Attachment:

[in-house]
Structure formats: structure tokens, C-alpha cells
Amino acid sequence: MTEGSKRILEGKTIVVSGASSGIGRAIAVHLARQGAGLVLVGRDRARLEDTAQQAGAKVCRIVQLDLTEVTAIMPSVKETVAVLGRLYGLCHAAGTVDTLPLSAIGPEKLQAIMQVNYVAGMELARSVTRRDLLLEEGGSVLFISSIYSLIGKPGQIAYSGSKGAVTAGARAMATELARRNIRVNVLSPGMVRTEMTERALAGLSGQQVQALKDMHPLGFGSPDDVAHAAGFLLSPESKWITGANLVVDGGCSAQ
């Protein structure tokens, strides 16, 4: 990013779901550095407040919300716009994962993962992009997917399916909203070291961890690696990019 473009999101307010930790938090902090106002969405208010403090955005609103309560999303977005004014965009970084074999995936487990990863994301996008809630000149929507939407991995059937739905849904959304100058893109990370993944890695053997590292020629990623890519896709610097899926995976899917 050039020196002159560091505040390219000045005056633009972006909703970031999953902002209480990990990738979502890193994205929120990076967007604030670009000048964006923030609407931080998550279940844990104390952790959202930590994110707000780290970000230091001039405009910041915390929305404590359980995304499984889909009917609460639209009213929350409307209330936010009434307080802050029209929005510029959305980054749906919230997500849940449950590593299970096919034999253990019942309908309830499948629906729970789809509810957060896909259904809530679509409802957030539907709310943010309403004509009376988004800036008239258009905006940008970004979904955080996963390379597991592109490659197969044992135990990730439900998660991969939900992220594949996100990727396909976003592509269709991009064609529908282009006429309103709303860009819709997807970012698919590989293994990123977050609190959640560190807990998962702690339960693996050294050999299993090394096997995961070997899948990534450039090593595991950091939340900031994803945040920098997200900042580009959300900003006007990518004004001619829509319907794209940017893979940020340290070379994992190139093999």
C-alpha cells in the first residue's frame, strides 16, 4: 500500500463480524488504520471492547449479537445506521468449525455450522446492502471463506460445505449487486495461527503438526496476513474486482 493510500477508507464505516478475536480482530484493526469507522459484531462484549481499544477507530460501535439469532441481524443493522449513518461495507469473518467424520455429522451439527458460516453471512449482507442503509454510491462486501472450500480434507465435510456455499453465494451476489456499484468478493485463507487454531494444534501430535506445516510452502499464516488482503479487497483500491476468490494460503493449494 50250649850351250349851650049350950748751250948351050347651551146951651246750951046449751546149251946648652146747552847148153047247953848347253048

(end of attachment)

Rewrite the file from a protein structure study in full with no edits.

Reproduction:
[in-house]
Structure formats: structure tokens, C-alpha cells
Amino acid sequence: MTEGSKRILEGKTIVVSGASSGIGRAIAVHLARQGAGLVLVGRDRARLEDTAQQAGAKVCRIVQLDLTEVTAIMPSVKETVAVLGRLYGLCHAAGTVDTLPLSAIGPEKLQAIMQVNYVAGMELARSVTRRDLLLEEGGSVLFISSIYSLIGKPGQIAYSGSKGAVTAGARAMATELARRNIRVNVLSPGMVRTEMTERALAGLSGQQVQALKDMHPLGFGSPDDVAHAAGFLLSPESKWITGANLVVDGGCSAQ
């Protein structure tokens, strides 16, 4: 990013779901550095407040919300716009994962993962992009997917399916909203070291961890690696990019 473009999101307010930790938090902090106002969405208010403090955005609103309560999303977005004014965009970084074999995936487990990863994301996008809630000149929507939407991995059937739905849904959304100058893109990370993944890695053997590292020629990623890519896709610097899926995976899917 050039020196002159560091505040390219000045005056633009972006909703970031999953902002209480990990990738979502890193994205929120990076967007604030670009000048964006923030609407931080998550279940844990104390952790959202930590994110707000780290970000230091001039405009910041915390929305404590359980995304499984889909009917609460639209009213929350409307209330936010009434307080802050029209929005510029959305980054749906919230997500849940449950590593299970096919034999253990019942309908309830499948629906729970789809509810957060896909259904809530679509409802957030539907709310943010309403004509009376988004800036008239258009905006940008970004979904955080996963390379597991592109490659197969044992135990990730439900998660991969939900992220594949996100990727396909976003592509269709991009064609529908282009006429309103709303860009819709997807970012698919590989293994990123977050609190959640560190807990998962702690339960693996050294050999299993090394096997995961070997899948990534450039090593595991950091939340900031994803945040920098997200900042580009959300900003006007990518004004001619829509319907794209940017893979940020340290070379994992190139093999």
C-alpha cells in the first residue's frame, strides 16, 4: 500500500463480524488504520471492547449479537445506521468449525455450522446492502471463506460445505449487486495461527503438526496476513474486482 493510500477508507464505516478475536480482530484493526469507522459484531462484549481499544477507530460501535439469532441481524443493522449513518461495507469473518467424520455429522451439527458460516453471512449482507442503509454510491462486501472450500480434507465435510456455499453465494451476489456499484468478493485463507487454531494444534501430535506445516510452502499464516488482503479487497483500491476468490494460503493449494 50250649850351250349851650049350950748751250948351050347651551146951651246750951046449751546149251946648652146747552847148153047247953848347253048